Latest TTC course was Shakespeare: The Word and the Action by Peter Saccio. I already did two other courses of his, ( Shakespeare: Comedies, Histories, and Tragedies, Modern British Drama) so knew what to expect. He takes a different angle on Shakespeare this time, so it's pretty rewarding even after the other one.
As you'd expect, he concentrates on both the use of language, and on-stage action. He doesn't attempt any comprehensive view this time, just taking individual plays and sonnets to illustrate both. It helps that he often takes the less-performed plays as his examples: Cymbeline, Coriolanus, Henry VIII and the Henry VI's.
As an actor, Saccio's particularly good on the implications of Shakespeare's staging. So, he considers the fight scenes, the implications of characters movements and positioning, entrances and exits. The dramatic elements in Shakespeare often seem to be unfairly overlooked by academics who've spent too much time looking at pages and not enough at stages. He even manages a good deal on the significance of "Exit pursued by a bear" (a half-comic, half-tragic bridging point in the play between comedy and tragedy).
Definitely a worthwhile course if you're interested in Shakespeare. I'd recommend the Comedies, Histories, and Tragedies as a better start though: that gives you a broad overview, and then you can jump in deeper with this one.
Rented the DVD of horror spoof Garth Marenghi's Darkplace. Nice concept: it's allegedly a repackaging of an ultra-low-budget Eighties TV series; written, directed and acted by horror novelist Garth Marenghi.
Very well done too: impeccably shoddy in all ways from the wobbling sets, ham acting, clumsy editing, cheesy slow-motion and the ponderous self-satisfaction of Marenghi's addresses to camera.
Might suffer a bit as a DVD rental since you have to watch all six episodes quite close together: could have done with more of a gap.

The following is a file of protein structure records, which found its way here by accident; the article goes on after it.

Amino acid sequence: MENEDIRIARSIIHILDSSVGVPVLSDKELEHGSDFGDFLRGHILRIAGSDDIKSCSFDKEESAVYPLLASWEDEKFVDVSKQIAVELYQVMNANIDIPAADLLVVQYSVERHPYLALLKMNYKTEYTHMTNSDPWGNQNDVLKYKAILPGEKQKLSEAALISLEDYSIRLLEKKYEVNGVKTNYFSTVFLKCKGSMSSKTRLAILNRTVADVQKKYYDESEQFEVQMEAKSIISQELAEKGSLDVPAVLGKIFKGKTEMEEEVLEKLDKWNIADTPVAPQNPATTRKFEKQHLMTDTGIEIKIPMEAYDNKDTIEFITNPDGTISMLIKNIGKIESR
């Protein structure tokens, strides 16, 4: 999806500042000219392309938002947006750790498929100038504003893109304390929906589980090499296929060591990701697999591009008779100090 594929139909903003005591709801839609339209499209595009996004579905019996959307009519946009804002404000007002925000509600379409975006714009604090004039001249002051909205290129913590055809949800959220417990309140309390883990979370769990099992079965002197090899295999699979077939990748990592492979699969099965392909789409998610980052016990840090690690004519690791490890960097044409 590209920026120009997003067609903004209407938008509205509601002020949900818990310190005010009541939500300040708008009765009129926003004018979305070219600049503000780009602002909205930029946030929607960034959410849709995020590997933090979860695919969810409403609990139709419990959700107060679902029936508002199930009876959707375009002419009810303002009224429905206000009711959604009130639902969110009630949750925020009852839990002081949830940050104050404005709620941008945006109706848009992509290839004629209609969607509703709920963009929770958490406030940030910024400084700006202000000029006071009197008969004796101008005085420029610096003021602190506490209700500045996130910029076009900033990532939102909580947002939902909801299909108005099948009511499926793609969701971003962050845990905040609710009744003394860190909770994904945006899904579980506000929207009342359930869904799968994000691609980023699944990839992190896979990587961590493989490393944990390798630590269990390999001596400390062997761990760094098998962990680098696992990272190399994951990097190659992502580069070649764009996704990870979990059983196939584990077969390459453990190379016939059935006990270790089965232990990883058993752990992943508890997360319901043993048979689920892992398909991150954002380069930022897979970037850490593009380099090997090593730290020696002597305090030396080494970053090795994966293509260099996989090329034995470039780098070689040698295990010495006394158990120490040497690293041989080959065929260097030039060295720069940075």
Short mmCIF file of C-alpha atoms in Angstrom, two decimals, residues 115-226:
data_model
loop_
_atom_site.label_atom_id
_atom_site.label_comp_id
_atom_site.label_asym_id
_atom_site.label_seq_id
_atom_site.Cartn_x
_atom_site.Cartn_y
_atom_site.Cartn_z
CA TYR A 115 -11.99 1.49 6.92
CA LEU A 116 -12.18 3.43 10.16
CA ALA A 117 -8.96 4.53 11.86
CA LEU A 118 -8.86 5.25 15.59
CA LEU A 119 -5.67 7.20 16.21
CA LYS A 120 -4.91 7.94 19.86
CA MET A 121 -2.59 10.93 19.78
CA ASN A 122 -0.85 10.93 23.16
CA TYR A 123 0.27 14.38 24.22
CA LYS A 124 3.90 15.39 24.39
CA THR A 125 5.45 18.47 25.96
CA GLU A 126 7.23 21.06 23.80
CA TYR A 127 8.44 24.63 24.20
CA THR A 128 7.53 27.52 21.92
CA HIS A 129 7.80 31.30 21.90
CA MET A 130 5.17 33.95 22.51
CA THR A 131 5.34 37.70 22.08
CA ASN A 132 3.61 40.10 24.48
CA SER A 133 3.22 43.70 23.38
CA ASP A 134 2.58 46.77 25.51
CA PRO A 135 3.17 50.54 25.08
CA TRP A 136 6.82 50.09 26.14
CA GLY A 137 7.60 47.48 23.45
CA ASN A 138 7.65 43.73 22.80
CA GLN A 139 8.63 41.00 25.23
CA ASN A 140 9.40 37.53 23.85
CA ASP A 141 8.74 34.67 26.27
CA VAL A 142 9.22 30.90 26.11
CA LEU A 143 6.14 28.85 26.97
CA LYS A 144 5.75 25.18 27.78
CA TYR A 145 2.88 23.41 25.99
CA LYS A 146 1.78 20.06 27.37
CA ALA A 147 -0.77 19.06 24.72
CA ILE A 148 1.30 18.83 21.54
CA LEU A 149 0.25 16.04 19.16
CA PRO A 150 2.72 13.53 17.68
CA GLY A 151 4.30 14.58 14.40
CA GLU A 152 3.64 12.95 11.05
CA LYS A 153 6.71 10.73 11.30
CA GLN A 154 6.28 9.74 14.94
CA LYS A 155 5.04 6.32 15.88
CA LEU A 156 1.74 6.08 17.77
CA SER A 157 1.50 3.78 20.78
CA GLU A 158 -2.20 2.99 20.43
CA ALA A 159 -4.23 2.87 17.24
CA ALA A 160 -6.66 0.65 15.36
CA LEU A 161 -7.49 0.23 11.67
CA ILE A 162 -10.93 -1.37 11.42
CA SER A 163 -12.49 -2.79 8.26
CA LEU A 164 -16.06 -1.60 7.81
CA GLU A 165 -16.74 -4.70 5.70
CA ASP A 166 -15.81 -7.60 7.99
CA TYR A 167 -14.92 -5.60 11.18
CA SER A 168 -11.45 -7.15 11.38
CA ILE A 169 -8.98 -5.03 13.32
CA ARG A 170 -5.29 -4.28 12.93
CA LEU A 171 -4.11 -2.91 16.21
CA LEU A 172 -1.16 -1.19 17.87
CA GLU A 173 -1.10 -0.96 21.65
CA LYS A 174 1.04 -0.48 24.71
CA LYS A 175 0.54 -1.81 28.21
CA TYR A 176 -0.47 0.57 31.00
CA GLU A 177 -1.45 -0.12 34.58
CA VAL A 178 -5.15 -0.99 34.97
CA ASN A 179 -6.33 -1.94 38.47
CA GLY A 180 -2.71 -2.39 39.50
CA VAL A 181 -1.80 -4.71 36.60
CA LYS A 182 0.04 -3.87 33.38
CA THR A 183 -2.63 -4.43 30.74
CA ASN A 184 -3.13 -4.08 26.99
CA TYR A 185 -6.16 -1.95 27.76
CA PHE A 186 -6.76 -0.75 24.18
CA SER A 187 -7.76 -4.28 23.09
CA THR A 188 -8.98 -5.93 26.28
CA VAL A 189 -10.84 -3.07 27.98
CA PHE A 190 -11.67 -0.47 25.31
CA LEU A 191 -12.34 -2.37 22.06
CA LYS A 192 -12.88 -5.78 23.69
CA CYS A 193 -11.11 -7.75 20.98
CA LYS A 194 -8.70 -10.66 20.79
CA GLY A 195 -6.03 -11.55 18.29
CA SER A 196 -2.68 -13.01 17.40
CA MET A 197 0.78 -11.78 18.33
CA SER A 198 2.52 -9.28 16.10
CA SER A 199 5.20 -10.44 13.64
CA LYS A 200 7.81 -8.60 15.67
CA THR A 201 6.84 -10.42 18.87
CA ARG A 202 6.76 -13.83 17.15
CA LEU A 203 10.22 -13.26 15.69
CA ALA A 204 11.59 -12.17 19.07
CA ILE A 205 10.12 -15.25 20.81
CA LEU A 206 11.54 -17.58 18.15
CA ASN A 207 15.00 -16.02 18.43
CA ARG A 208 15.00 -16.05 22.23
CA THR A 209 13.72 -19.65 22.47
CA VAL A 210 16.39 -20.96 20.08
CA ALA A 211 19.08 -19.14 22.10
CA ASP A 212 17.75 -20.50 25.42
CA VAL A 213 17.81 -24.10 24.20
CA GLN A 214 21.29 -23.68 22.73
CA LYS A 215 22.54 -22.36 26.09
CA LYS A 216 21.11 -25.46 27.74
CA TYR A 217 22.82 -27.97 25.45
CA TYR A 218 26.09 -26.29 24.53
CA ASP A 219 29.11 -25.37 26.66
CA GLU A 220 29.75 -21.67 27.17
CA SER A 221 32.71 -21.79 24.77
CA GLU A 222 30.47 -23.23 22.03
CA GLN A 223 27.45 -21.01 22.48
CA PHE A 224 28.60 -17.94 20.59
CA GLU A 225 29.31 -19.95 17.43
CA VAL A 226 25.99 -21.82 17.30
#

Definitely a good piece of comedy though, well worth seeing.
Not sure if Marenghi's supposed to be based on anyone in particular: the East London references suggest James Herbert, but the style's more Shaun Hutson, and the multi-media might be Clive Barker. Might just be Eighties horror novelists in general: they got pretty self-indulgent during the brief boom.
Saw the production of Ibsen's "Ghosts" at the Duchess Theatre. Haven't seen any Ibsen before. Performances were very good, especially the mesmerizing Lesley Sharp as the widow Helene Alving.
Was an interesting monent halfway through, light slowly dropped on the stage and the audience were illuminated, as at the end of An Inspector Calls when the audience are expected to address their own culpability. Was pondering the significance when the actor/director Iain Glen broke character and explained they were having lighting problems and would resume in 5 minutes. Things seemed OK after that: he got a gentle round of applause when it happened. Was impressed the way the actors kept concentration after that: very professional recovery.
Not sure what to make of Ibsen though. Melodrama tends to leave me a bit cold: can never really sympathize with characters who obviously just need to pull themselves together and show a bit of common sense for once. Fortunately he doesn't drag out the will-they-won't-they too long on something they obviously need to do. Did like the way the characters and their relationships interlocked so well.
Apparently this play was very controversial in the late Nineteenth Century, but seems very tame now. It's slightly irritating the way the characters go to enormous lengths not to say syphilis. Or possibly it's not even supposed to be certain, it doesn't seem very medically plausible that the son would get his father's syphilis but not the wife or his younger sibling.
Weight has been stable lately. That's more or less by accident: was keeping vaguely to the weight-loss programme on weekdays, but a long weekend with the parents and the usual Whisky Live havoc seem to have averaged it out. I think I'm running out of motivation to lose any more: keep giving in to temptation.
Random. Daily Mash: Intelligence-Boosting Drugs Make Children Question Point Of Exams Unconventional burials. Taiwan love motels (slightly NSFW).
Politics. "The proposal that dog-owners should be forced to buy insurance against their mutt attacking someone encapsulates pretty much all that is most wrong with New Labour."
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